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Published July 17th 2013
Why I want to move to Trentham
One of the stranger sights in Trentham. By a local artist.
After visiting the tiny hamlet of Trentham you will probably stare longingly at the properties in the real estate agent's window because you can't help thinking, "Gee this is such a great place to visit, I wouldn't mind living here."
And because Trentham is mid-way between Woodend and Daylesford, approximately an hours drive from Melbourne, it wouldn't be so far-fetched.
Coffee and a Bun at Red Beard Bakery
Number one reason for me would have to be the coffee. Here is a country town where you could wake up every morning, walk down the street, buy the paper and then have a really good brew. Red Beard Bakery, where I love to go for coffee, won't even compromise on the milk. "Could I have a skinny cap please?" "No, we only use full cream milk."
I am glad they are sticklers because their coffee tastes wonderful - even better with one of their cinnamon and sugar encrusted buns.
Red Beard is doing for Trentham what the Castlemaine bakery did for Castlemaine -- putting a previously little-known township on the tourist map. Word of mouth travels faster than a red Ferrari down the freeway.
Red Beard Bakery uses a Scotch oven that dates back to 1892 to bake their perfect sour dough bread, but that is only one of the historical aspects of this fascinating little township.
There are the remains of old gold diggings scattered throughout the surrounding bush. There is an old police station and slab lock-up in Camp Street behind the modern police station. There are also two original Bills horse troughs in Trentham, one near the rotunda and the other by the old butcher's shop in Market Street near High Street.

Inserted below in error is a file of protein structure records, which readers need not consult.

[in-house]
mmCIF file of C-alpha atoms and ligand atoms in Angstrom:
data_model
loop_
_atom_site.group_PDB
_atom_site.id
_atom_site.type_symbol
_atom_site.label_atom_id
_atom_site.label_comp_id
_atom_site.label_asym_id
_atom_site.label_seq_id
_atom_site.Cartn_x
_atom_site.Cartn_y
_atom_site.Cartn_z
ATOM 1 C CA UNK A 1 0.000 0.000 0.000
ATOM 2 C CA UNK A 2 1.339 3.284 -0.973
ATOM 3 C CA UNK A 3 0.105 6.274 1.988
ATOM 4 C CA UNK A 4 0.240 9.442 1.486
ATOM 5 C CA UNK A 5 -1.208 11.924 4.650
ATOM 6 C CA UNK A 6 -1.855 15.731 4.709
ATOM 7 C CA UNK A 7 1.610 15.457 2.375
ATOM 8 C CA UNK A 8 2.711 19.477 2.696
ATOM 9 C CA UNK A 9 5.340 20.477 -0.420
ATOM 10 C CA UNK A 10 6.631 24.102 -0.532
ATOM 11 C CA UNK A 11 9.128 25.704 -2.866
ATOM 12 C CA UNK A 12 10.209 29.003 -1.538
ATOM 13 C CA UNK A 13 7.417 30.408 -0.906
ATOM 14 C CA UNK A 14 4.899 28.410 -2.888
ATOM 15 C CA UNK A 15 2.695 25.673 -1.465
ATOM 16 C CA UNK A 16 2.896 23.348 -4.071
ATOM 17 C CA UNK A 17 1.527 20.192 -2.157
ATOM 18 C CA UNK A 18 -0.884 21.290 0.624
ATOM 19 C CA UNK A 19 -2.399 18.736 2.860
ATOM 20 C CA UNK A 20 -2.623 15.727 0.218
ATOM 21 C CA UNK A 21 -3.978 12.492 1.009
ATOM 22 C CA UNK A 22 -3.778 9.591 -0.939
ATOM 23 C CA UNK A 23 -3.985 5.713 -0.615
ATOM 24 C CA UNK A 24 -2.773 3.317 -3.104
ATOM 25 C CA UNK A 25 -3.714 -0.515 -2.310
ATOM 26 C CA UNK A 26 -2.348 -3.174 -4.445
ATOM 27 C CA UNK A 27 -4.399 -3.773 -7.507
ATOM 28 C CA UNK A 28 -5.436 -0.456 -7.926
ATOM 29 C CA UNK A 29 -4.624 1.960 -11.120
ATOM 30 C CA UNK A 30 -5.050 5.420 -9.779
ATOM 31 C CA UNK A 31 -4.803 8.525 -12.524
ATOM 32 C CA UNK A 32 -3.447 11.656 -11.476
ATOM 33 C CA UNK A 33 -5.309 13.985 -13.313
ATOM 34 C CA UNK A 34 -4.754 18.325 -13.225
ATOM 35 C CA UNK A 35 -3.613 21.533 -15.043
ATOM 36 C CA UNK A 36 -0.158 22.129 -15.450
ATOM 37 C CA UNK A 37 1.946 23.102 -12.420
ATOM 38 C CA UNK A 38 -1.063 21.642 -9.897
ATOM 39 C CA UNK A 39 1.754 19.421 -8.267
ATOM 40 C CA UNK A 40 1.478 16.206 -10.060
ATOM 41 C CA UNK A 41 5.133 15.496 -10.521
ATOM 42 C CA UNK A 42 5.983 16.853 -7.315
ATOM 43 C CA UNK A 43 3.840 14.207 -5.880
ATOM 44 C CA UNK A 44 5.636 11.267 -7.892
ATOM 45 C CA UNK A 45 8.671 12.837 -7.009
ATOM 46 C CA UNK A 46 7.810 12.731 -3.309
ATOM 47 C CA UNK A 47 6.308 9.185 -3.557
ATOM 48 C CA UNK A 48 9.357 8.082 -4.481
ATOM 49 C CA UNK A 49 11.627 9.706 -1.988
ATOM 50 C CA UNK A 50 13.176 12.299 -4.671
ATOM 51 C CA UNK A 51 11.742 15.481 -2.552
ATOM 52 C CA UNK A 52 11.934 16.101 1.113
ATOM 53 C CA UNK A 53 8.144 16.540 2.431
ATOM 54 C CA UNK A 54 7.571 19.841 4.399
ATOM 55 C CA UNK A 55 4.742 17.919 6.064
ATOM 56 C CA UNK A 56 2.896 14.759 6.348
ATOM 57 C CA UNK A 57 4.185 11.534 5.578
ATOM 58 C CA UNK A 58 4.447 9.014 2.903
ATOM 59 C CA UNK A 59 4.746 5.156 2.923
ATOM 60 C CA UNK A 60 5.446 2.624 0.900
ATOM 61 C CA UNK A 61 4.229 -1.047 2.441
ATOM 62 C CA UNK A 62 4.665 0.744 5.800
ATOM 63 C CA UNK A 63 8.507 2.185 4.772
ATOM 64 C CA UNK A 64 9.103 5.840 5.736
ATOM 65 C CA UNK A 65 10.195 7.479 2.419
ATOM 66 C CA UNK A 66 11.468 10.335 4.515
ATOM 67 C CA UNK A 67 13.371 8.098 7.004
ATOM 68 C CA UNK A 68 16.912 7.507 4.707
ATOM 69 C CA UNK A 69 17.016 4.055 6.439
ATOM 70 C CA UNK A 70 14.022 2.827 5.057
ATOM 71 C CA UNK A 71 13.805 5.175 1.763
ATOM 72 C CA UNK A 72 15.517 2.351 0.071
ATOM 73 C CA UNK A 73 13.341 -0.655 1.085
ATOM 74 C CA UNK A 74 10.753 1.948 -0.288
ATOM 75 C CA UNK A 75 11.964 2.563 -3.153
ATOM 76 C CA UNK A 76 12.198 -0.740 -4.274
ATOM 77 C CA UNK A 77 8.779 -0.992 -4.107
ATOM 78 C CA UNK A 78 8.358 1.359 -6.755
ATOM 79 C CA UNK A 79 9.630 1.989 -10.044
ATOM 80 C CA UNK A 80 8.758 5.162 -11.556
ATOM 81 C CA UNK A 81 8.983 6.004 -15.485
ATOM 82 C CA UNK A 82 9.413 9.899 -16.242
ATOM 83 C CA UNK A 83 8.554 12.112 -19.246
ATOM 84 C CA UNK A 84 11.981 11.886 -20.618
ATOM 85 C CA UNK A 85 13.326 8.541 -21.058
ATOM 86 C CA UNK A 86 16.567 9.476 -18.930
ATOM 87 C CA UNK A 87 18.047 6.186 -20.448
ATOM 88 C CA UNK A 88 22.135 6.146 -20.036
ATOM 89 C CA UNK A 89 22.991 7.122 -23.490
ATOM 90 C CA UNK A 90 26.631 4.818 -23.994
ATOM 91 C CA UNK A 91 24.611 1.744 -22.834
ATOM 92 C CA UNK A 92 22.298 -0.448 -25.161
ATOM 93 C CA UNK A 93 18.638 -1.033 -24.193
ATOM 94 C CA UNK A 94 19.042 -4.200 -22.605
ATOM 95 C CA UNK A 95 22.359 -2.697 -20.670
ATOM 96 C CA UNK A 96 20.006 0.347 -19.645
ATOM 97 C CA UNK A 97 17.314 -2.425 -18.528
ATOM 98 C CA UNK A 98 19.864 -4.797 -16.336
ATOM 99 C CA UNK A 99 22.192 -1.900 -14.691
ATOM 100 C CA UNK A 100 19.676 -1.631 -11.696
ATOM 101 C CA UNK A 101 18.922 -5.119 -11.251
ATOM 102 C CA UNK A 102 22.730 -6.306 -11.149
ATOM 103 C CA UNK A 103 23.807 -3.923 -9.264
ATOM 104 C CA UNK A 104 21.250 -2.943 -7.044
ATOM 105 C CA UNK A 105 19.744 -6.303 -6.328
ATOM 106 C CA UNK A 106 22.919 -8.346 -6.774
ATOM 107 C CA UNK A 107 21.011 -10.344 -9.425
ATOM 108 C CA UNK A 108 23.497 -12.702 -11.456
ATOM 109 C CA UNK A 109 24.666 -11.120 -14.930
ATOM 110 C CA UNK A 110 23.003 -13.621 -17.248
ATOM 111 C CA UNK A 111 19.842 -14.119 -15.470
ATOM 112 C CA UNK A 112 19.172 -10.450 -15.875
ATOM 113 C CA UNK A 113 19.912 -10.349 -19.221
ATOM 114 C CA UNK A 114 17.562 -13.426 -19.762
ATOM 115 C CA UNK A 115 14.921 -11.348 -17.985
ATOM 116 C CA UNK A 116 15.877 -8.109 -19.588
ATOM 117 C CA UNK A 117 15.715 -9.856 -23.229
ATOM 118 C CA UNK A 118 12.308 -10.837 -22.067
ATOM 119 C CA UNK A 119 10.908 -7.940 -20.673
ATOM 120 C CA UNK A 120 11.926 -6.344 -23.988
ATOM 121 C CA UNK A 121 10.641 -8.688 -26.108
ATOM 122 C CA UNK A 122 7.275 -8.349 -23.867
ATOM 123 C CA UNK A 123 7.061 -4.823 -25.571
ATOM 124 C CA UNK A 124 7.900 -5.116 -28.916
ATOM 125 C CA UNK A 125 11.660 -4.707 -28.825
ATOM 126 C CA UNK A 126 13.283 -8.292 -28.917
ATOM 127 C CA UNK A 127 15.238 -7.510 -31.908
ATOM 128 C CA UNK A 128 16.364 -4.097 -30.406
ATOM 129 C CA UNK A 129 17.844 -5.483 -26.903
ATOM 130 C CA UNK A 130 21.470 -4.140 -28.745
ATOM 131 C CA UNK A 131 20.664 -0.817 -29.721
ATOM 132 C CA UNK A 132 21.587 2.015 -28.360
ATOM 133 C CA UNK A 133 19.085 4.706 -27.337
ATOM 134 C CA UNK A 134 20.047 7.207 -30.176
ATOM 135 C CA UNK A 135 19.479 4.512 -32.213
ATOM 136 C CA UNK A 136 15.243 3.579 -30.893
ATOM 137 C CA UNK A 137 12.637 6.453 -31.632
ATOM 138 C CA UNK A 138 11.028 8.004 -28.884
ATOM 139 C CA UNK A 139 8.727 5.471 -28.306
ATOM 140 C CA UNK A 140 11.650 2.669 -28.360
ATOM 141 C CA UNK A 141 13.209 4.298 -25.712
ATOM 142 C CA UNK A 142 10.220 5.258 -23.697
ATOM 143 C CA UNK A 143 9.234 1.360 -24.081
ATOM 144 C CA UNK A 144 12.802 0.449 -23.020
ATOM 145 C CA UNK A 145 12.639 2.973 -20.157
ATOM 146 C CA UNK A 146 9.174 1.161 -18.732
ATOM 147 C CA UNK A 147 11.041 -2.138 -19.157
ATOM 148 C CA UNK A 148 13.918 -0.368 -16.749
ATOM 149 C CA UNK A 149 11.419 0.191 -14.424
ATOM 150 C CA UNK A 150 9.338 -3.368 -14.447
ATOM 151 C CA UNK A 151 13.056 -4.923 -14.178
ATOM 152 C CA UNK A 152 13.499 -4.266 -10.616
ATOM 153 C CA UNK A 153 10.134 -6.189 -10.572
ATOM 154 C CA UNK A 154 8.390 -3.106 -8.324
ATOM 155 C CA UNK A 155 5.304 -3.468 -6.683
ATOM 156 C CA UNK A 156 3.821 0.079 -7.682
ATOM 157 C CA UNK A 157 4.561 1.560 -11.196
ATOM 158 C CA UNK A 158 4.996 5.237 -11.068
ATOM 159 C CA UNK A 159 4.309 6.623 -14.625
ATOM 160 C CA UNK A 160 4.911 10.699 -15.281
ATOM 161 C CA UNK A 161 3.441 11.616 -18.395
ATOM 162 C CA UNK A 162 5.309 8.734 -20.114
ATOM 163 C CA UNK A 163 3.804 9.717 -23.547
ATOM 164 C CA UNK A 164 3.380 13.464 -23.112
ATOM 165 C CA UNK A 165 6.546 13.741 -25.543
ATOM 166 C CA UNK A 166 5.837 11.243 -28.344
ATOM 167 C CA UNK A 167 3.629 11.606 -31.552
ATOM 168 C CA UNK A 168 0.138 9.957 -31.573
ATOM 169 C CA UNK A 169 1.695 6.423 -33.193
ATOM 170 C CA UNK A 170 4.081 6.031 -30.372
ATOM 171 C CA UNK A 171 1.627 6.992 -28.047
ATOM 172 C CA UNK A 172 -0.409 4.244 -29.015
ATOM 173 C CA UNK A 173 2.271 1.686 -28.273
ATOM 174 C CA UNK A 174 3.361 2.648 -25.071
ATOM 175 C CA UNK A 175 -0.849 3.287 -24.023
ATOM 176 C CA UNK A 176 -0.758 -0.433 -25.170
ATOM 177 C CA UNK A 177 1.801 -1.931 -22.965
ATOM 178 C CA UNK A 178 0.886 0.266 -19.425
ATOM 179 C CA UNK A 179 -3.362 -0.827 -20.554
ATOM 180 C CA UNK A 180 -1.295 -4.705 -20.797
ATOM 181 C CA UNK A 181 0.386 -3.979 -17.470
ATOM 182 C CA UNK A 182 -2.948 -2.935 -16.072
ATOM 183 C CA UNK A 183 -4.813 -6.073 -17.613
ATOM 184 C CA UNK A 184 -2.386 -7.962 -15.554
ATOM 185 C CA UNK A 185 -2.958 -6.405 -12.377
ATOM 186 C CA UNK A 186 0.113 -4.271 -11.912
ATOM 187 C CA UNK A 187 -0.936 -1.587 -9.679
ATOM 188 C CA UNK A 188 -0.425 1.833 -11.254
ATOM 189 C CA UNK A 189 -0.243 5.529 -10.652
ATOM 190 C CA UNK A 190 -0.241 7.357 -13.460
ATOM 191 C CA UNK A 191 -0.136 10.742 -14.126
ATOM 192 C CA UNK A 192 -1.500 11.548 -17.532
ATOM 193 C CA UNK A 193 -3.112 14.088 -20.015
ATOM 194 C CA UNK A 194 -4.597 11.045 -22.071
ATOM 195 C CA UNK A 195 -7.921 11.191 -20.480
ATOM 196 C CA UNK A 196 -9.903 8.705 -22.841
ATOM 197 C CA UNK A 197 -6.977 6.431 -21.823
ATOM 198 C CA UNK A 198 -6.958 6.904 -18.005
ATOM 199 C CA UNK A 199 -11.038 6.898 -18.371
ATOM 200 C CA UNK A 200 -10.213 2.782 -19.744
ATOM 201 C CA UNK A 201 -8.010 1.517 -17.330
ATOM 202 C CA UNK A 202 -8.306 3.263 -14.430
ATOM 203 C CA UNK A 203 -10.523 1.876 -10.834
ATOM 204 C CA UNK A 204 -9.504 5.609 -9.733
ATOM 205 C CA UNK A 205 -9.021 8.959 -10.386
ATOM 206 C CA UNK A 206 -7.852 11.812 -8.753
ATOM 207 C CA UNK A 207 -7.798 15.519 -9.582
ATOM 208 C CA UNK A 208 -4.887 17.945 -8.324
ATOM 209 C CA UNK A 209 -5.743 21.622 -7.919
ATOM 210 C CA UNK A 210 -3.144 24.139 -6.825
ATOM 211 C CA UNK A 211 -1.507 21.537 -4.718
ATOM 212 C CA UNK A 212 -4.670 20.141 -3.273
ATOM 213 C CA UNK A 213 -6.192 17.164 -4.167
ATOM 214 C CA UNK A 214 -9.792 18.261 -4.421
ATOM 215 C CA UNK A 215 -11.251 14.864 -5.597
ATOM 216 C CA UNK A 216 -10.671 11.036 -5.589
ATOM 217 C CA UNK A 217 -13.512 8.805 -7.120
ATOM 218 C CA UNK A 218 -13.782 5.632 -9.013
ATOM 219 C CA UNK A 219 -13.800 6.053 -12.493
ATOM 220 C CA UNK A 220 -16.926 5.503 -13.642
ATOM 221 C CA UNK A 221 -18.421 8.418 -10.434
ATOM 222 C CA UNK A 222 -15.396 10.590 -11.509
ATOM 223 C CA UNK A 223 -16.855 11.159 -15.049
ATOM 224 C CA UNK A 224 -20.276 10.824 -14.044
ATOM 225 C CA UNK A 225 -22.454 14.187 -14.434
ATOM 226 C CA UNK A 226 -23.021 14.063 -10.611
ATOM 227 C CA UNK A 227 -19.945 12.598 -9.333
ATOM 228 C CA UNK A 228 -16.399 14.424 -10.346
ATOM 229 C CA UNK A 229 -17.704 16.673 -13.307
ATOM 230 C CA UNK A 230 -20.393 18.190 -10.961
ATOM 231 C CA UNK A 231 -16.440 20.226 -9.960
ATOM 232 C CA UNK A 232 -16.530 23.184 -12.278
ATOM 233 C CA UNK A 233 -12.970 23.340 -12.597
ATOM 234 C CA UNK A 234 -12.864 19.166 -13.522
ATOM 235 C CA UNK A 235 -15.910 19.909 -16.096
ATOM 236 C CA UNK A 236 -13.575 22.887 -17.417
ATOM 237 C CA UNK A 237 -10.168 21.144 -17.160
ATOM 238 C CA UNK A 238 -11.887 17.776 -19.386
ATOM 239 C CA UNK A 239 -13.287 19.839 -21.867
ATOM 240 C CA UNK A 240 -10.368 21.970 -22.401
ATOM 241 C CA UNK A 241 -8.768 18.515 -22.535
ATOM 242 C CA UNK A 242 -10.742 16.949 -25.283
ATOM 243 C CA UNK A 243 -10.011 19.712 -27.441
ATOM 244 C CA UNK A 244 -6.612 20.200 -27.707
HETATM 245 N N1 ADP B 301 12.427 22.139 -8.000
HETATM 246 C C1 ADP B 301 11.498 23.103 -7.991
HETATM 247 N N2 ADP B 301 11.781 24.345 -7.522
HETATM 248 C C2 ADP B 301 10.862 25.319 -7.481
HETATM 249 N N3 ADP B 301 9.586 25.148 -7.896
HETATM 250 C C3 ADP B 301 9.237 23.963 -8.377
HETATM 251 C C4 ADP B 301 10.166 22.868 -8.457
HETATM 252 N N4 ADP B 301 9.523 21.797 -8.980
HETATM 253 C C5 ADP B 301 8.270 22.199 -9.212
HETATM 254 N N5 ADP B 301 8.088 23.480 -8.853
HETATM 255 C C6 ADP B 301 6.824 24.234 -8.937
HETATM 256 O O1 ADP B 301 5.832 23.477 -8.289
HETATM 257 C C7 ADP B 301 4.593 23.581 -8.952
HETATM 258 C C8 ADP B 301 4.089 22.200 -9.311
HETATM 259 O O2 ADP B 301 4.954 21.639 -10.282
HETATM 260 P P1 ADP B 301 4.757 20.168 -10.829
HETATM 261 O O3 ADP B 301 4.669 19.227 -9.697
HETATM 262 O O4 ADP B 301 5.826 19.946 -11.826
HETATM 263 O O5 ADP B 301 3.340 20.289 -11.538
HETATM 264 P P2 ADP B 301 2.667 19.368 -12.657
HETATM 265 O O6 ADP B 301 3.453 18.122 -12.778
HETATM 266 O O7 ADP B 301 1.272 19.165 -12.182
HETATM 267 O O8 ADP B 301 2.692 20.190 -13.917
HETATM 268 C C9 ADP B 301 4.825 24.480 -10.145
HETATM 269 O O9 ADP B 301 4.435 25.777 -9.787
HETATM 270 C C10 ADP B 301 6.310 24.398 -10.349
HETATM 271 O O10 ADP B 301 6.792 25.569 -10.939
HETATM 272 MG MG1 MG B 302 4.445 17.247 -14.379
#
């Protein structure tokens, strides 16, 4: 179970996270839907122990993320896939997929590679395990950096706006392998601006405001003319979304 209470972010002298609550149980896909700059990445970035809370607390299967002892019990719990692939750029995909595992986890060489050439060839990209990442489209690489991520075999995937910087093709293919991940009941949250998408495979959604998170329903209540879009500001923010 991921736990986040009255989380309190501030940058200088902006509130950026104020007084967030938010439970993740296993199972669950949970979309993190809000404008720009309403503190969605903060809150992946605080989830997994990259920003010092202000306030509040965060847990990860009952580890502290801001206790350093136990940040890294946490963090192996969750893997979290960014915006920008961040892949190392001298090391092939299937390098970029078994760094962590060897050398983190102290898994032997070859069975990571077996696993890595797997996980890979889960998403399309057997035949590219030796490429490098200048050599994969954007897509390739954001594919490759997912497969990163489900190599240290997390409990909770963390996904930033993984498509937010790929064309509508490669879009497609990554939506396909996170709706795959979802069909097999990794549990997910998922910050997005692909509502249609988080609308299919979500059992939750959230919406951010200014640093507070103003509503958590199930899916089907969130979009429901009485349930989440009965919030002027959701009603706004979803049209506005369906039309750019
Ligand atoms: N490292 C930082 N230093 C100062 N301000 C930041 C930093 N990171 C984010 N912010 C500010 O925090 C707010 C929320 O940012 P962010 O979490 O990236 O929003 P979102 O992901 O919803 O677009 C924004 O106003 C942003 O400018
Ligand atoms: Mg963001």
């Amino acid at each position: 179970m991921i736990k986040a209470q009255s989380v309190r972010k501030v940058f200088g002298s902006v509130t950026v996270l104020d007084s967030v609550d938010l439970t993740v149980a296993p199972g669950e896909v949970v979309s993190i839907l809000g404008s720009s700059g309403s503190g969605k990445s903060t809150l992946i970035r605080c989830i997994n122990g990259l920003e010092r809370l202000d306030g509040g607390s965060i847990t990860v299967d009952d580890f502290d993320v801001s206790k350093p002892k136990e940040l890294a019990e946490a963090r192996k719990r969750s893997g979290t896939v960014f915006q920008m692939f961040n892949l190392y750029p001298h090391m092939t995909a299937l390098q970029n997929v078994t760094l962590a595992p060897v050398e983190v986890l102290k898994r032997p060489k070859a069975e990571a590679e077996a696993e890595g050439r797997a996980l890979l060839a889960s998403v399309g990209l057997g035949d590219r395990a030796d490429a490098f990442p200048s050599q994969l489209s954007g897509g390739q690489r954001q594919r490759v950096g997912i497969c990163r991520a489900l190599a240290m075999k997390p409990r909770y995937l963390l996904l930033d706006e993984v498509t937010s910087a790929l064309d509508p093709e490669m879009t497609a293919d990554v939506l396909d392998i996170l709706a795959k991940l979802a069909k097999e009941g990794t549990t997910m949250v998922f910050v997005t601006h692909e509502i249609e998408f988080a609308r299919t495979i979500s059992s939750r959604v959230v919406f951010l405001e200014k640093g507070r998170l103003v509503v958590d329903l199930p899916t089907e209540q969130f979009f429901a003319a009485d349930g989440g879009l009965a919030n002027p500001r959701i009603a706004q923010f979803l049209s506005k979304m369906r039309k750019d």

The Trentham Historical Society have published local history booklets including 'Take a Walk Around Trentham'. These are available at the news agency and the Information Centre at the old railway station.
Walk the Old Railway Line
The Domino Trail is an easy eight kilometre walk that follows the old railway line from the Trentham heritage listed railway station (no longer in use) into the Wombat Forest. The trail loops around and returns to the station, or you can continue on to Lyonville along the old railway route. This is great for cyclists as well. There is a great pub their called Radio Spings Hotel, which claims to be the centre of the universe and I do believe it is.
Most falls in Victoria are mere trickles. Trentham Falls on the other hand is the highest single drop in the state so you can be assured of plenty of splash as they plummet 32 metres over the basalt cliffs. Quite a sight.
The main drag is an eclectic mix of great restaurants, vintage stores and cafes. In and just off the main street, you will find all kinds of boutique shops, crafts, antique shops, and artisan galleries. Annie Smithers' new cafe du Fermier serves French farmhouse cuisine. There is the Cosmopolitan Hotel, which was damaged in 2005 by fire, that they are doing up beautifully, starting with a new bar in the old stables. They also offer free live music on Sunday afternoons
Chaplins at the Muse is worth a visit not only for the great coffee but for the local tasting plate which includes chorizo sausage, proscuitto, Meredith's goat's cheese, red chilli jam, home made pickled artichokes and RedBeard sourdough bread.
It sets you up for the local produce market so you know what foodstuffs to buy
Visit a market
Trentham has three different markets On the third Saturday of each month there is a craft market at the station where they sell all kinds of creative stuff including garden ornaments, soaps, handknits, wooden toys, kids clothes, and scatter cushions. This is aptly called Trenthamade. Also on the thirrd Saturday of every month, you'll find local and organic produce at the Farmer's Market such as dairy and goat's cheeses, eggs, preserves, olive products, fruit and locally brewed beer. A Trash & Treasure market operates on the fourth Sunday of the month.
Plenty to do, plenty to chew and only an hour from the city.